When Clay Shirky, social media guru, talked about power law distribution, he demonstrated how equal access to participate in an activity almost always resulted in an unequal range of partipation. Some participants were active, while others (usually the vast majority) were a lot less active.
“Anything that increases our ability to share, coordinate or act increases our freedom to pursue our goals in congress with one another. Never have so many people been so free to say and do so many things with so many other people. The freedom driving mass participation removes the technological obstacles to participation. Given that everyone now has the tools to contribute equally, you might expect a huge increase in equality of participation. You’d be wrong.” (p.122-123)
After this quote taken from his book ‘Here Comes Everybody‘, Shirky used examples from popular social media websites such as Flickr and Wikipedia. He observed that frequently, you see approximately 20% of the participants delivering 80% of the total value produced, whether that’s a Wikipedia entry and a set of photos of Flickr tagged with the same word.
Taken from Clay Shirky’s article, Power Laws, Weblogs, and Inequality
Figure #1: 433 weblogs arranged in rank order by number of inbound links.
The data is drawn from N.Z Bear’s 2002 work on the blogosphere ecosystem.
The current version of this project can now be found at http://www.myelin.co.nz/ecosystem
Chris Anderson referred to this in his oft-quoted book called ‘The Long Tail‘. He pointed out that the web without the physical constraints of the real world could extract much more value from the 20% of participants. Amongst many others, he used the example of Amazon that was able to make money selling a huge volume of titles that individually sold few copies, but in aggregate added up to a considerable income. Traditional bookshops limited by how many titles they could stock, by necessity had to focus on the most popular titles and neglect the less popular. Amazon with its network of virtual stock had none of these constraints.
Two groups of volunteers
I’m really interested in how we can apply this thinking to volunteering with an online dimension. When I checked my own stats on the level of participation of online volunteer peer advisors in a programme I used to manage, I found an interesting result. Online peer advisors answer questions submitted online via askTheSite – a question and answer service for 16-25 year olds.
Sure enough when I plotted how many answers each volunteer had written to users over the course of a year the long tail effect was clear to see. In fact, the long tail underlined the two distinct groups of peer advisors. There was a group that was incredibly active, and roughly 20% of the peer advisors almost accounted for 80% of the answers over the given year. There was another group though of many more volunteers who had been relatively less active.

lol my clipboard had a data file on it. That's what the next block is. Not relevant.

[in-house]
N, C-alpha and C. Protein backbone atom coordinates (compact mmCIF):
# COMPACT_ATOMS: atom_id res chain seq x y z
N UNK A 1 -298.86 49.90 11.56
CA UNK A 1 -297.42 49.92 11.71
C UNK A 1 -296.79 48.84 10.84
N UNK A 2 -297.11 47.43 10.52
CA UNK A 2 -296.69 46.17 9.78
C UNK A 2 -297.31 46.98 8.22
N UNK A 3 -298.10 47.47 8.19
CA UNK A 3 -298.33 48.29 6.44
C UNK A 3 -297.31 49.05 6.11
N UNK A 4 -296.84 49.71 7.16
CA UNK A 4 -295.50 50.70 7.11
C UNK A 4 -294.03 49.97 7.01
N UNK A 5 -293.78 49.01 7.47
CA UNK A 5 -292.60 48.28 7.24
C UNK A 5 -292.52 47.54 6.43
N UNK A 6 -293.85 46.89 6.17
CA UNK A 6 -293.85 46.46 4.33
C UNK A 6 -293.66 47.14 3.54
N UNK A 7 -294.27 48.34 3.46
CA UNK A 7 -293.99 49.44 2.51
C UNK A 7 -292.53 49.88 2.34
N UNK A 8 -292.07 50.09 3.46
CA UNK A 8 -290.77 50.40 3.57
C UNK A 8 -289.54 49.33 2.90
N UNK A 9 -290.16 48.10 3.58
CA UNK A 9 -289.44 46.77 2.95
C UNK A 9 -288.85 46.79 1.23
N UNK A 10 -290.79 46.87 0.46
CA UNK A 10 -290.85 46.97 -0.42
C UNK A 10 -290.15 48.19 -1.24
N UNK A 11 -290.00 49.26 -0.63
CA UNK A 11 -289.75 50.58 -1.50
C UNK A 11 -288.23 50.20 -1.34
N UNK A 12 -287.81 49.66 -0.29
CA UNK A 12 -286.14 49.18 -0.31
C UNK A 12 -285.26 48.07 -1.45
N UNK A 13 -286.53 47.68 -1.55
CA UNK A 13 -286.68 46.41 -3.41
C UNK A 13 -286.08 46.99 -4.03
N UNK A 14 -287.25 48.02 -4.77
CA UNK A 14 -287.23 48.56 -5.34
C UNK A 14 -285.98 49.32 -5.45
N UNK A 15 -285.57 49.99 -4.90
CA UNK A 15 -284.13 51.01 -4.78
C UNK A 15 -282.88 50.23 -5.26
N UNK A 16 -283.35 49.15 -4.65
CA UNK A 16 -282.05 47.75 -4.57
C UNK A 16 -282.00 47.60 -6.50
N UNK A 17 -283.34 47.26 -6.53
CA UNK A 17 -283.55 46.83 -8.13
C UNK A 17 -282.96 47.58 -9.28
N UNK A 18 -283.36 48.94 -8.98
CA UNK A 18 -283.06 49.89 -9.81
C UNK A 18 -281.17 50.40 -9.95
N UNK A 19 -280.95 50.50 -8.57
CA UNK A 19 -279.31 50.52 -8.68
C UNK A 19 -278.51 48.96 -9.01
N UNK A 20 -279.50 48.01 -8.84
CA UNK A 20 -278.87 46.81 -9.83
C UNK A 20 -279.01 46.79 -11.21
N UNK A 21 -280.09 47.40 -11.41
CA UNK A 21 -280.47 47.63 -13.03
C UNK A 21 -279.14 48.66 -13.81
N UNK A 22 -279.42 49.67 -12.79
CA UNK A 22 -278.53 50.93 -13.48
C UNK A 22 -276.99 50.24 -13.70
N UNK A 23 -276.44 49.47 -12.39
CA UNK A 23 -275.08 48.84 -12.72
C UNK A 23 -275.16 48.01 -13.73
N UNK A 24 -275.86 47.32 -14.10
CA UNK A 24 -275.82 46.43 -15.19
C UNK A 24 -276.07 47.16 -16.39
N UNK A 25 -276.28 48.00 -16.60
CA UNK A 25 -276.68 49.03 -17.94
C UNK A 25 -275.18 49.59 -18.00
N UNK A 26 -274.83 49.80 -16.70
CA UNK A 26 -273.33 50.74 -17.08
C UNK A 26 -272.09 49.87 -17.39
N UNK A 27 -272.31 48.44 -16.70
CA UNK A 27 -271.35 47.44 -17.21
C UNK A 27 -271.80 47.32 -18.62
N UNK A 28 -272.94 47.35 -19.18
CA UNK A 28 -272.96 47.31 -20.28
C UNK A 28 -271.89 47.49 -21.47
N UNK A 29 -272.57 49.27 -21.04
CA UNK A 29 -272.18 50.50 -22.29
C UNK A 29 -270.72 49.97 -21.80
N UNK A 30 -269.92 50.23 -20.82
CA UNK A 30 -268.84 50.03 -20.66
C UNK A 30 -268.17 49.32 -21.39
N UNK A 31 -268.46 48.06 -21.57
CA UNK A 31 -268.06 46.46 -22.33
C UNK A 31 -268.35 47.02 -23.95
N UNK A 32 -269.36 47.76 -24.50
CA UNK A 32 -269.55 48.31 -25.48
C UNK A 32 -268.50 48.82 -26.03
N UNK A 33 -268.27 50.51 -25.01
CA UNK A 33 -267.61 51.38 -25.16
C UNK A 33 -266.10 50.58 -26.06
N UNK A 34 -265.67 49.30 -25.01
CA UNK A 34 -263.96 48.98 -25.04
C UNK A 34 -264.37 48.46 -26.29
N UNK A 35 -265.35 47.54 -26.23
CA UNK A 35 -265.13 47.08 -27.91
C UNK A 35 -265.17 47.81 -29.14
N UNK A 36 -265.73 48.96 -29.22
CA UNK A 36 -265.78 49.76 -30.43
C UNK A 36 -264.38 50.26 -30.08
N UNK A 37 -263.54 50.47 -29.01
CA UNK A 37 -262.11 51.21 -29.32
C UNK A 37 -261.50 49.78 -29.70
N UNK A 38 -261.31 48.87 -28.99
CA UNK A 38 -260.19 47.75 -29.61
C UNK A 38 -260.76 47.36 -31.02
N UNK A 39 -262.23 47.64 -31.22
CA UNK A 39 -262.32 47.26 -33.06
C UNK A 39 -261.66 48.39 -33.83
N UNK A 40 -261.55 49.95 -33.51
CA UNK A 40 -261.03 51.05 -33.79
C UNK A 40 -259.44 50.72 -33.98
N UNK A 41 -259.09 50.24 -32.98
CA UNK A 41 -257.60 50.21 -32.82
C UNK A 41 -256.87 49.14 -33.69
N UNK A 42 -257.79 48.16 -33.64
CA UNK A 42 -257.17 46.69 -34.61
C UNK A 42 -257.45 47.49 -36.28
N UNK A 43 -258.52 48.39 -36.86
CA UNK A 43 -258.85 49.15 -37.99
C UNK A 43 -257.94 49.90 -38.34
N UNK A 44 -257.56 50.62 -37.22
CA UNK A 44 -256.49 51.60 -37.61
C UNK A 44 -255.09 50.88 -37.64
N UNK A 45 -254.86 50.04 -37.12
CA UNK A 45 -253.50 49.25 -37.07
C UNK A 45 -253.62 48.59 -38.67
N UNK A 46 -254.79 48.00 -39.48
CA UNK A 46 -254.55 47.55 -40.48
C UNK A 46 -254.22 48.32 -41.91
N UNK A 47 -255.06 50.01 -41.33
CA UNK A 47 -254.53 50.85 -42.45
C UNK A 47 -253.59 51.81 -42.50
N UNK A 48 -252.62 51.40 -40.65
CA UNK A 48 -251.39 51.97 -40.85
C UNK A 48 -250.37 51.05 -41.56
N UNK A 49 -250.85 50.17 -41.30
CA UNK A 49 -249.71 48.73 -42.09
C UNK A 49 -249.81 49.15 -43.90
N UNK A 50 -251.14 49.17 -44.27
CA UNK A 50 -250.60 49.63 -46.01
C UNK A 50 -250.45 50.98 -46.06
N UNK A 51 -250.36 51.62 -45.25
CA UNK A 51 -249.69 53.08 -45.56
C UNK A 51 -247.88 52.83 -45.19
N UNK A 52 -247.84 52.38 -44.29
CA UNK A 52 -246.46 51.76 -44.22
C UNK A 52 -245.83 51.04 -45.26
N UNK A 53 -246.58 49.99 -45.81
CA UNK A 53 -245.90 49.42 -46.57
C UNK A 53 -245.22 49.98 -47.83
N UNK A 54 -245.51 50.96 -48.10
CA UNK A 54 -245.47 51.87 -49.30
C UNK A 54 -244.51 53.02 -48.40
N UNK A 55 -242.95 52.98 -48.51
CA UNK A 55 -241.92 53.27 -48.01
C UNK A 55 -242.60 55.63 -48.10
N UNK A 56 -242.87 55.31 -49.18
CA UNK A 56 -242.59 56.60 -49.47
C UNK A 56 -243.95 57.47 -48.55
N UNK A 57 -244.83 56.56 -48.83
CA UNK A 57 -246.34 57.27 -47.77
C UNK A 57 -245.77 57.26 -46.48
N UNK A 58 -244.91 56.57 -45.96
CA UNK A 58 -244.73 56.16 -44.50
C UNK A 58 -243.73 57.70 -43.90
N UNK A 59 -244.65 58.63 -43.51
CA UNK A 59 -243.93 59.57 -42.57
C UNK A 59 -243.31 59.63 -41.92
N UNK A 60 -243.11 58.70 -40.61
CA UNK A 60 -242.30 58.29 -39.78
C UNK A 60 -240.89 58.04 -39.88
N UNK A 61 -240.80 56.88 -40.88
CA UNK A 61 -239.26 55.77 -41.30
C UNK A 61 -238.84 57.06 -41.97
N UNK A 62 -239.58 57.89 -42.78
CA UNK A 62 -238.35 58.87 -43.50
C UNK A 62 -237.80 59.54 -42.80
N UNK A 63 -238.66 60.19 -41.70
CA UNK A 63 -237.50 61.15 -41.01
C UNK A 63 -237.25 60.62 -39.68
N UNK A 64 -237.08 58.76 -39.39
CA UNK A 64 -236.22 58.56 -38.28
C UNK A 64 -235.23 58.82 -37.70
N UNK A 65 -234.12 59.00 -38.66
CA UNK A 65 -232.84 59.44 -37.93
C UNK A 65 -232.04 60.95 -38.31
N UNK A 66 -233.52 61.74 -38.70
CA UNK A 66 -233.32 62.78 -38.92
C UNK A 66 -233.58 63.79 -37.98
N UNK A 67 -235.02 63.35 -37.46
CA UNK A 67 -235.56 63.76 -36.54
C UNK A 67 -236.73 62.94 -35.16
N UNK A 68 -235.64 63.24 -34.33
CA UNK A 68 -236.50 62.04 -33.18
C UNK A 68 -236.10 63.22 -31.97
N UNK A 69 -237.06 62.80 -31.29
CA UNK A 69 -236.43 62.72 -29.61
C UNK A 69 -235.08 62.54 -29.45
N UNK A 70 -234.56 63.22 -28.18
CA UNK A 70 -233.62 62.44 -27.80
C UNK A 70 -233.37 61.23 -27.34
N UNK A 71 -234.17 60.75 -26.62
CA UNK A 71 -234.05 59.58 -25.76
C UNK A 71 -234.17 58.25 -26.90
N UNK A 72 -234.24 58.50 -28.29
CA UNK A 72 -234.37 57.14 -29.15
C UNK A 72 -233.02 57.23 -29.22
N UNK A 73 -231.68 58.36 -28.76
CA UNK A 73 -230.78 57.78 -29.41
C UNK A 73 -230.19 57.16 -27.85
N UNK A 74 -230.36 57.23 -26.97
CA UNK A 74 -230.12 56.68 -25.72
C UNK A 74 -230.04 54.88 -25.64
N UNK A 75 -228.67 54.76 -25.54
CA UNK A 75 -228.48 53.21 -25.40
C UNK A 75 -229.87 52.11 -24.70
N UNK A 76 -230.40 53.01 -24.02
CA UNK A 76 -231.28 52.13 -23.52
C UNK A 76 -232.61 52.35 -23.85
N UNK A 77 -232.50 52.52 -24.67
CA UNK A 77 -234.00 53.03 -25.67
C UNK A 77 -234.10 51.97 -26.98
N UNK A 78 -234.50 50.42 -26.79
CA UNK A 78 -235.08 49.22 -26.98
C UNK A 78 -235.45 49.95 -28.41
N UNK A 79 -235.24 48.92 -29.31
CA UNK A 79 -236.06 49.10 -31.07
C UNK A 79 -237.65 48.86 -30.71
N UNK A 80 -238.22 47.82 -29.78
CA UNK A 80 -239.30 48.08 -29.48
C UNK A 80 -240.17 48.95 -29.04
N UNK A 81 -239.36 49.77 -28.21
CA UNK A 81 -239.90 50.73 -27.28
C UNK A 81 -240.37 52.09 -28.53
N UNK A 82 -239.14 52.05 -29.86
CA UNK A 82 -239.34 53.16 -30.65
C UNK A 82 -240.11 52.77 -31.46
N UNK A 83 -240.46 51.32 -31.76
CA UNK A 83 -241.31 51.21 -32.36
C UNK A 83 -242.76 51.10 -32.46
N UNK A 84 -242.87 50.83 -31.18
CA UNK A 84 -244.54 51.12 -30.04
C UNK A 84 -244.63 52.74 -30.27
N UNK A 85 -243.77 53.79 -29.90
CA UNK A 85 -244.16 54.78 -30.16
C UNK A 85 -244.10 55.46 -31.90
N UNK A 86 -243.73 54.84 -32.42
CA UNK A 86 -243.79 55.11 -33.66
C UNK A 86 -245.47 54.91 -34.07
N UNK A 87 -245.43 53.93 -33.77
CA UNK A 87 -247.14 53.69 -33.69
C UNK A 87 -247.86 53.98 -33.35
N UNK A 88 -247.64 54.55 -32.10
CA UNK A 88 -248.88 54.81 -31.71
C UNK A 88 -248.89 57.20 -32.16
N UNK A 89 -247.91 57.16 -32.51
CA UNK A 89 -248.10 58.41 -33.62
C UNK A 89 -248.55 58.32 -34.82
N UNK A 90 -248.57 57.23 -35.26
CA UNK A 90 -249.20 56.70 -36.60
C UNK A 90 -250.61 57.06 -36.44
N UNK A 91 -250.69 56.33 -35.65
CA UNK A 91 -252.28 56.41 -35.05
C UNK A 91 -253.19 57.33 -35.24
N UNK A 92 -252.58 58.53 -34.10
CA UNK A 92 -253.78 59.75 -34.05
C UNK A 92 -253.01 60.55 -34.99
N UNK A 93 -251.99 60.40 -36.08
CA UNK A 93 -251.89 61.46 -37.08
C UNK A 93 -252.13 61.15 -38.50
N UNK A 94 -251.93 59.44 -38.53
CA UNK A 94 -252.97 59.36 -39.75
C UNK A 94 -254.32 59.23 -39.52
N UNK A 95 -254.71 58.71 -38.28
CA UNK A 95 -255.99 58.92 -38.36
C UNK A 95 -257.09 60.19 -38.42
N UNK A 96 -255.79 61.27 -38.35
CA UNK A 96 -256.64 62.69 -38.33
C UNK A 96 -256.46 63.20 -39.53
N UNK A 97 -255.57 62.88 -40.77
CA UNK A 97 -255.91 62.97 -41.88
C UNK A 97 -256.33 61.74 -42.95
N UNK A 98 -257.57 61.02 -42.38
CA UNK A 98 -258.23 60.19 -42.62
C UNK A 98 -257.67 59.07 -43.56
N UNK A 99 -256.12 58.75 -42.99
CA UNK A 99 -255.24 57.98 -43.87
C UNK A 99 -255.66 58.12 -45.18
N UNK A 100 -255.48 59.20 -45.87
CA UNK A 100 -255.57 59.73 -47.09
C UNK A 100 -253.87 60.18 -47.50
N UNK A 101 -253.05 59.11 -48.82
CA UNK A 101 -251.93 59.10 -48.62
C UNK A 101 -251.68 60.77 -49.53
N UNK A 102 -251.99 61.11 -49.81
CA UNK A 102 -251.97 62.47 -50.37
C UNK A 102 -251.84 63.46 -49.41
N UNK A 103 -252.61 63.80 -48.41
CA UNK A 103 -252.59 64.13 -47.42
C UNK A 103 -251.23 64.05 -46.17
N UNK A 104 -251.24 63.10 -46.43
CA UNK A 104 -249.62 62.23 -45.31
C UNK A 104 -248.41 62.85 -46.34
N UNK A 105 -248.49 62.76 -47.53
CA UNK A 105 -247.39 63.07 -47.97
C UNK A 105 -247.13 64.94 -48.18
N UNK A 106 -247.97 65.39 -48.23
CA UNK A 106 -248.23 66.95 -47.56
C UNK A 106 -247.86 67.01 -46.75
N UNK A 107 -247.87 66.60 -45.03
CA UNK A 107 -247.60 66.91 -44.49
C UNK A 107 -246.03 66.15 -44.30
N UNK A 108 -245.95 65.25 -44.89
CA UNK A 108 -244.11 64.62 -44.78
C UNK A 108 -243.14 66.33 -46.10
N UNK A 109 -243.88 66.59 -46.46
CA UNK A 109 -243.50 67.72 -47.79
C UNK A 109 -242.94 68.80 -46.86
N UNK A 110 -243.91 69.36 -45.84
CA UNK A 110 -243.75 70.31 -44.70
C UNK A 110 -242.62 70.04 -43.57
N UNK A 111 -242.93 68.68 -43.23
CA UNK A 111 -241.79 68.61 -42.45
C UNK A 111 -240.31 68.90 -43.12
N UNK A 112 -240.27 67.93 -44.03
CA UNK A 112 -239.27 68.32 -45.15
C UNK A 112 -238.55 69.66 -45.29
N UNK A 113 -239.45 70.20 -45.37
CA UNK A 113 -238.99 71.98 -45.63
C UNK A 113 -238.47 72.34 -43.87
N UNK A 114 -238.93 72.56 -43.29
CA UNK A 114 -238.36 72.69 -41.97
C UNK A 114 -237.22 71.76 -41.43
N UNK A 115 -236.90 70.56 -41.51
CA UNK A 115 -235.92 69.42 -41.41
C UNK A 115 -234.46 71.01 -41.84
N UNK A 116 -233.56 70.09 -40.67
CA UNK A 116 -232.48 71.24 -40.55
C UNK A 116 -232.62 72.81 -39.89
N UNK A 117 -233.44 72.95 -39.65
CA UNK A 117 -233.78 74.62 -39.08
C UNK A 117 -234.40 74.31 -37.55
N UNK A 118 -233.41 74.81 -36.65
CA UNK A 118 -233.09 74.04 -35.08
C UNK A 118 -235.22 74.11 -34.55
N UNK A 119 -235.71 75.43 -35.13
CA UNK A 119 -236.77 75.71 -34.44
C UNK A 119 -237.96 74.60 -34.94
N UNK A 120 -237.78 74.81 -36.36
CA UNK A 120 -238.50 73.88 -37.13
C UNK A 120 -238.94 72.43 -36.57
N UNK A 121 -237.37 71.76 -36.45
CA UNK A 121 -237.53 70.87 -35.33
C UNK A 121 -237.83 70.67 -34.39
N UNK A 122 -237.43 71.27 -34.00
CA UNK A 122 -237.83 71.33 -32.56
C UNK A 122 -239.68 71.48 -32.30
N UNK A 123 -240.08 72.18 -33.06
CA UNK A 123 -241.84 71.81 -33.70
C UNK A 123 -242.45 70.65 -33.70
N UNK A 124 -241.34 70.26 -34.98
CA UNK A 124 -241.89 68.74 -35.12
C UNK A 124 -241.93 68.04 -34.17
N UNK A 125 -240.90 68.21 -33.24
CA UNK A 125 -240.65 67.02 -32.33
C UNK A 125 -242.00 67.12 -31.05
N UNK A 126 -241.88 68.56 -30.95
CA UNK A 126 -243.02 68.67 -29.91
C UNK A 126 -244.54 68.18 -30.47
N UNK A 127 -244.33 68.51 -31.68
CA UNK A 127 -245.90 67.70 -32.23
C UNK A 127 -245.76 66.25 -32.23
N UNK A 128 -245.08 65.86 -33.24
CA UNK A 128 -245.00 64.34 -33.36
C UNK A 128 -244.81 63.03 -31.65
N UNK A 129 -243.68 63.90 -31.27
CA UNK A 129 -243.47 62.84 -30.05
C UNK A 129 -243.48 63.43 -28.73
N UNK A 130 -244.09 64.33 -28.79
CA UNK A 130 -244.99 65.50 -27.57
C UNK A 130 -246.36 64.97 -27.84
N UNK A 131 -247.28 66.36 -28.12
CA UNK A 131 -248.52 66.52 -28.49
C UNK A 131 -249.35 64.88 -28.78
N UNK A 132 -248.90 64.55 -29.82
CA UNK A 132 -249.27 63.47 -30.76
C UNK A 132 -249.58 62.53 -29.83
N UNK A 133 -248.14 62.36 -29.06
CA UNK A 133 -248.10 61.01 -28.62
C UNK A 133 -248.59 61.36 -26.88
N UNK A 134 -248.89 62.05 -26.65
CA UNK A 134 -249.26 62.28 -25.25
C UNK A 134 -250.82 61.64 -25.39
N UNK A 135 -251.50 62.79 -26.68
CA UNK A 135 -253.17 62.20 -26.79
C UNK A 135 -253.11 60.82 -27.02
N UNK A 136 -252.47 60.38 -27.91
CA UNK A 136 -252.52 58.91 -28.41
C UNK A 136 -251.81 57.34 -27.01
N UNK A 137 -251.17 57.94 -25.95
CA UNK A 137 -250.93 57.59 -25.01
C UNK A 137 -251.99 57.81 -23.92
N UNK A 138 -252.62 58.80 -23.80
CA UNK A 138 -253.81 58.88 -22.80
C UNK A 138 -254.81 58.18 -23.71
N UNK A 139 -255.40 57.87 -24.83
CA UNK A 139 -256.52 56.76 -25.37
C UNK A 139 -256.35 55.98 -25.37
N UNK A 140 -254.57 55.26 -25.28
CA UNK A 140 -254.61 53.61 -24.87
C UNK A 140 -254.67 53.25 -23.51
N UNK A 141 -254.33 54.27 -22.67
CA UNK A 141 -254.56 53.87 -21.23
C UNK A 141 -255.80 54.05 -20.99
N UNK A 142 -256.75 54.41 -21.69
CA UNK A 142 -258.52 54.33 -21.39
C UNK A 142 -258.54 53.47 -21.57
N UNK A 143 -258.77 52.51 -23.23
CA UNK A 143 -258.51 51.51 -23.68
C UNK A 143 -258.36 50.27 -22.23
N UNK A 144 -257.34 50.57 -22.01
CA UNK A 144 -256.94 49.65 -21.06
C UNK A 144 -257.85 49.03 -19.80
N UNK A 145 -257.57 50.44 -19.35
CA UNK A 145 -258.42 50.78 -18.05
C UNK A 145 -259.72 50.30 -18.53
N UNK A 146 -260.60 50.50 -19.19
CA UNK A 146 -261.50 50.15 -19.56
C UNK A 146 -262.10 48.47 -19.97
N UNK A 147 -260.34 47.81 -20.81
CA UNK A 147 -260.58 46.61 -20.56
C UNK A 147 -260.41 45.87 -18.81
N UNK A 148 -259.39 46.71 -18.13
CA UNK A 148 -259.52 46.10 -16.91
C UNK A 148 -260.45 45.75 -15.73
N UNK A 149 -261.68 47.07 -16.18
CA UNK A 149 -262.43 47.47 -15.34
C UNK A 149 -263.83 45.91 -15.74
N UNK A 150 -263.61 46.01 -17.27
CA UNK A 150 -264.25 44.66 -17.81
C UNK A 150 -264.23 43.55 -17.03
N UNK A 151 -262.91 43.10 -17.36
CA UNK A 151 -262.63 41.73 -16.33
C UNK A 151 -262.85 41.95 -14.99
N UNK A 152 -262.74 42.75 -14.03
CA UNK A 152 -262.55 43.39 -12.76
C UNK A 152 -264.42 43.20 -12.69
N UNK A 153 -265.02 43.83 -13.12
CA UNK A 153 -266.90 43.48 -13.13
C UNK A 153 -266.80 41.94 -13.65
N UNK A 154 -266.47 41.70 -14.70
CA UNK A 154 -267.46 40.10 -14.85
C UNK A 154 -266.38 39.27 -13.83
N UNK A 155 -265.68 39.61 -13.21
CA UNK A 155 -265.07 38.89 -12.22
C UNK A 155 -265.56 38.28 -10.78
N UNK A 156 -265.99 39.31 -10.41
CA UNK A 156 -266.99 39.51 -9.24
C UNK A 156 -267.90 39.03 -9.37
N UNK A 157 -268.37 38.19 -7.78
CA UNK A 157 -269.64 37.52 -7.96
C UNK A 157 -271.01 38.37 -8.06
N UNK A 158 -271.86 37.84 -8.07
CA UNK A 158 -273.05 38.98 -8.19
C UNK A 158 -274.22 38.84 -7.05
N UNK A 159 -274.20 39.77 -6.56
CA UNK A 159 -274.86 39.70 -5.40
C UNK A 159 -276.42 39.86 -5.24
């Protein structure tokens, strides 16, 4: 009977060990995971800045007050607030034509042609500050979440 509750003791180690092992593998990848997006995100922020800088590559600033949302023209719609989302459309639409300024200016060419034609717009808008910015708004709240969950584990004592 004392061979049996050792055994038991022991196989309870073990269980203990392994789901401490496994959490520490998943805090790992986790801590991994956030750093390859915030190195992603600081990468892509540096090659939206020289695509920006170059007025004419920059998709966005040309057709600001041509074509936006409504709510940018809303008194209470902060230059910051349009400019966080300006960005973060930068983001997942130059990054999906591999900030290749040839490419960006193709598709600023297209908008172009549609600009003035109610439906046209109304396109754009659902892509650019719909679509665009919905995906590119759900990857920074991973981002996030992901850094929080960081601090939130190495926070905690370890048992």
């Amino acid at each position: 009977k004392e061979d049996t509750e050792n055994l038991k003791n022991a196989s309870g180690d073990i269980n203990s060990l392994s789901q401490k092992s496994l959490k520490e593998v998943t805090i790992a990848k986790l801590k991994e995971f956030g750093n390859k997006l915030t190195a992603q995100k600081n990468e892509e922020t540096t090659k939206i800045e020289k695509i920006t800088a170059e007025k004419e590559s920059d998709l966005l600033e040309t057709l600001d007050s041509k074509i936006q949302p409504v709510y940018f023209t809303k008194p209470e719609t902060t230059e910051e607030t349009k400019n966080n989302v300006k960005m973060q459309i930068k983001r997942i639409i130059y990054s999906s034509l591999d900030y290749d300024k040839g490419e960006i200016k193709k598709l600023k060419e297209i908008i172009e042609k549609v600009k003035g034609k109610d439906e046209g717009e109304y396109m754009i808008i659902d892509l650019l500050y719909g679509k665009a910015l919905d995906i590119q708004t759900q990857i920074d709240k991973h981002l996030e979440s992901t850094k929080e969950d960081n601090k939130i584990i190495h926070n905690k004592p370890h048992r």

The point that is interesting for volunteer managers to contemplate is how to support and engage with these two very different groups. One group that is more engaged in many ways requires a different kind of support. For example, frequently they’re looking for progress further in the role, more advanced training and ways to more intensively network with their peers. However, those who are less engaged often required a very different approach to support. For example, they wanted flexibility in how they could commit, along with a low barrier to being able to contribute meaningfully to the project.
Holy grail of volunteerism
On reflection, it hit me how the new opportunities presented by social media are stretching volunteer managers in two different directions. We’re being stretched by the increasing variation in the way volunteers can now participate, particularly online, in our projects. Stretched between the smaller group of more intense participants and the larger group of more flexible participants. In the past, a favourite question of volunteer managers was: how many volunteers can a volunteer manager manage? It’s almost the holy grail of volunteerism. Finding the balance between the needs of the project and the needs of volunteers has been a volunteer manager’s primary tightrope walk.
It’s all wrapped up in the broader challenge any volunteer manager has of finding the sweet spot between the stakeholders: service user, volunteer and host organisation. In simple terms, it’s about ensuring that there is enough volunteer capacity to deliver what the project requires, while at the same timemeeting the support needs of the volunteers involved.
Are we taking sufficient advantage of this long tail in volunteering? I think we’ve only just scratched the surface.
Volunteering and participation
If all volunteering activity could be plotted on a graph, I wouldn’t be surprised if it demonstrated the contribution of a kind of volunteering that is often labelled as being participation rather than full blown volunteering, e.g. taking part in a survey, consultation, commenting on a website, posting on a blog, etc. Despite the adhoc nature and short duration of many participation activities, in aggregate it’s likely that they make a surprisingly significant contribution to the work of charities and not for profit organisations.
Are volunteer managers creating enough of these kind of these online roles that can scale, so that the larger more flexible group can meet their potential?
Do volunteer managers understand how those participating and engaging in their work can be converted in more active volunteers?